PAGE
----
Youths in Kenya Use the Art
Youths at a Hope Center are taking to the stage to spotlight and combat problems in their community.
When Neema Hope Center introduced the drama club, most youths were excited to join because it was a new and exhilarating experience that they wanted to try after having seen it in schools.
Neema is in Kakoneni, a village in Malindi, Kenya, where such experiences are often out of reach for kids living in poverty.
“When our teacher told us that the drama club was being introduced, I was so excited,” says Peter, 17. “I have always wanted to act, and I was looking forward to training and finally being an actor in the future.”
After the youths signed up to join the club, the Hope Center hired Bob, who has a background in film, theater, and scriptwriting, to train them.
Sporting cargo pants, T-shirt and sunglasses, Bob is relaxed and polite, yet speaks with the charismatic clarity of a trained actor.
The center also bought props for the kids to use during training.
“The idea of introducing this new skill was birthed by the youths,” says Benjamin Mwanyule, the Hope Center Director.
“We asked for ideas on what they wanted to learn at the center and most suggested drama and art. So, we decided to begin by introducing acting, and they loved it.”
The teens started by getting scripts from Bob and learning them before the actual acting. After acting out a few skits, each member of the club found their niche.
Youths Take the Lead
The youths then began sharing ideas for topics they would love to dramatize. They shared their ideas with their teacher Bob, and they developed scripts and storylines for different topics.
Among the topics the teens suggested were drug and substance abuse, the effects of child labor, teen pregnancies, early marriage, crime, and child neglect.
“When I heard of the topics they had suggested, I was impressed,” Benjamin says.
“These issues are slowly but surely eating away at our community, and the kids are the victims.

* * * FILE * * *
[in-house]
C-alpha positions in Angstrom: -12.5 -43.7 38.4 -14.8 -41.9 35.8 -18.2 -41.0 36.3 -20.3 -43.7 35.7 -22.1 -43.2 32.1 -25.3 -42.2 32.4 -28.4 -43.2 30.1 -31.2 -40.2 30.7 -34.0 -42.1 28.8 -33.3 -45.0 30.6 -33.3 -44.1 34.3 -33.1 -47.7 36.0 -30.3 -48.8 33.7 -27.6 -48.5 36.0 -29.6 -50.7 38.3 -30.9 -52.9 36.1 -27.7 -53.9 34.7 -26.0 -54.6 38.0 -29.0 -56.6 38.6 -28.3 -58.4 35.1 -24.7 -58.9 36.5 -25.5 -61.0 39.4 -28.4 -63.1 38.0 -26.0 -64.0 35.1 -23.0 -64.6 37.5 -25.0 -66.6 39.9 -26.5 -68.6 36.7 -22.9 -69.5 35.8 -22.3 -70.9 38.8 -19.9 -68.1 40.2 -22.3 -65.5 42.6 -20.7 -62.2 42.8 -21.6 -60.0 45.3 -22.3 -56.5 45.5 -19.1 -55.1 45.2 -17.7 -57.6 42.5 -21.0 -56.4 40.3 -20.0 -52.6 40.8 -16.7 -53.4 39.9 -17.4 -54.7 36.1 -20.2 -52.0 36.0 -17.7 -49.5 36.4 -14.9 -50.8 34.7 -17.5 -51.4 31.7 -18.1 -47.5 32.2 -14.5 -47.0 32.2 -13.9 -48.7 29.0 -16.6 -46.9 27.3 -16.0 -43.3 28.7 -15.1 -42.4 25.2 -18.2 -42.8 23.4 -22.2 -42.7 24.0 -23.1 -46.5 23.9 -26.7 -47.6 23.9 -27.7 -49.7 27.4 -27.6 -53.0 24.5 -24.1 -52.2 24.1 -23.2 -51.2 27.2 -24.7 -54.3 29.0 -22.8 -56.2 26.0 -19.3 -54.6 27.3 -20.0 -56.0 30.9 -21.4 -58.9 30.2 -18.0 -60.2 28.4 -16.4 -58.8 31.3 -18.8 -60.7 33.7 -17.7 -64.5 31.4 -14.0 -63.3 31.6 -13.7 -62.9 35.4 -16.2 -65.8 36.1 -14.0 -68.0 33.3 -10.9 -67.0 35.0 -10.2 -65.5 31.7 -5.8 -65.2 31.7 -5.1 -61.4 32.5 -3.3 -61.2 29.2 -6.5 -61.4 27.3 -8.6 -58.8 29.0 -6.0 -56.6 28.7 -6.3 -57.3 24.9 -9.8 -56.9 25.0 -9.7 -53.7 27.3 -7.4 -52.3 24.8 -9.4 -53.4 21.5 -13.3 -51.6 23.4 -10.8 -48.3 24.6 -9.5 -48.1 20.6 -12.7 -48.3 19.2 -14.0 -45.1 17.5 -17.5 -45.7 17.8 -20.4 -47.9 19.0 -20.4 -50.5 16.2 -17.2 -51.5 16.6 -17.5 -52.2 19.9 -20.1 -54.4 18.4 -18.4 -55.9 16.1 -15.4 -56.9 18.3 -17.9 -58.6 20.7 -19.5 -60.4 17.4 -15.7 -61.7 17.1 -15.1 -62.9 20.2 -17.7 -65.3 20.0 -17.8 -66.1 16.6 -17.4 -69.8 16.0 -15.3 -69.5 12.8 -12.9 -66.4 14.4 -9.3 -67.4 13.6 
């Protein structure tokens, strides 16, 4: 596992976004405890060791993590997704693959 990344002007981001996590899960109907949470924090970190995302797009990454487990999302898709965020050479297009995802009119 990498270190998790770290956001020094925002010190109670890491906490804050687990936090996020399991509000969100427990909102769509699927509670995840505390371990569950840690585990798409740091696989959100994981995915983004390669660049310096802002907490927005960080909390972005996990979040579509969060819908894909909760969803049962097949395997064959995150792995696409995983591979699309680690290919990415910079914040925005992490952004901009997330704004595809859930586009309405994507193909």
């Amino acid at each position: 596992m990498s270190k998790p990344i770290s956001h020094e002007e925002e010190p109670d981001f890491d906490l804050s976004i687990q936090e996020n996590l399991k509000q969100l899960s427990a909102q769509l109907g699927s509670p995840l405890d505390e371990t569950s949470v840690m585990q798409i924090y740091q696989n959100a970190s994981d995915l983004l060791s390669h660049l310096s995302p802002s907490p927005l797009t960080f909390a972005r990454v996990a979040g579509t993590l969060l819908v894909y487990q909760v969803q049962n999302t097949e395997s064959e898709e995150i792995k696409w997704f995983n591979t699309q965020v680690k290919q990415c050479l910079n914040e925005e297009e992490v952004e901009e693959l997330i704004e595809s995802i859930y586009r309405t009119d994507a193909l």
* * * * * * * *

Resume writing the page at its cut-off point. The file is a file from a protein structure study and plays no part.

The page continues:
“Despite talking to the kids, their parents, and the community, I felt that my voice was becoming too common. So, I was hopeful about this new way of communication through the arts.”
Every Saturday afternoon, the group meets to practice their lines and act. The group performs plays at the Hope Center where kids, parents, and people from the community are invited to watch.
The church veranda serves as the stage. Blue plastic chairs are arranged to the west of the church and spread out under the trees where the audience sits as they wait for the play to begin.
Drama and Real Life
Amina, 17, says the plays are not only helping her prepare for her dream of becoming an actress, but are also helping her better understand issues in the community.
“When acting, I entertain others,” she says. “But I also know that art speaks to me first before it speaks to others. I have to master my lines, and in mastering them, I internalize them, too.
“Other kids at the center look up to me as an actor, so I have to set a good example. Fair to say that acting helps to keep me in check.”
She also says she has learned that art mirrors life, and she hopes that in the near future they will have plays depicting the good changes experienced over time.
“Bob helped us understand why we do what we do,” Amina says. “He told us that art depicts what a community is like. And it is in showing the community what they are like that we get them to change their ways.
“So as much as my heart breaks to see all these vices in our small community, I am confident that the more the youths speak against them, the higher the chances of change.”
Embracing Art for Change
“Art is a powerful tool that has been overlooked by most people in this community for a long time now,” says Bob.
“It is perceived as old school, yet our culture has art deeply embedded in it. This is why I am a strong believer that art speaks when voices can no longer be heard.”
Benjamin hopes that through acting, Kakoneni will experience positive change.
“I am confident that the future will be better,” he says. “The youths are the leaders of tomorrow, and to have them seek ways of helping deal with the menace that is eating up our community is a great validation that the work of the Child Champions and the Hope Centers
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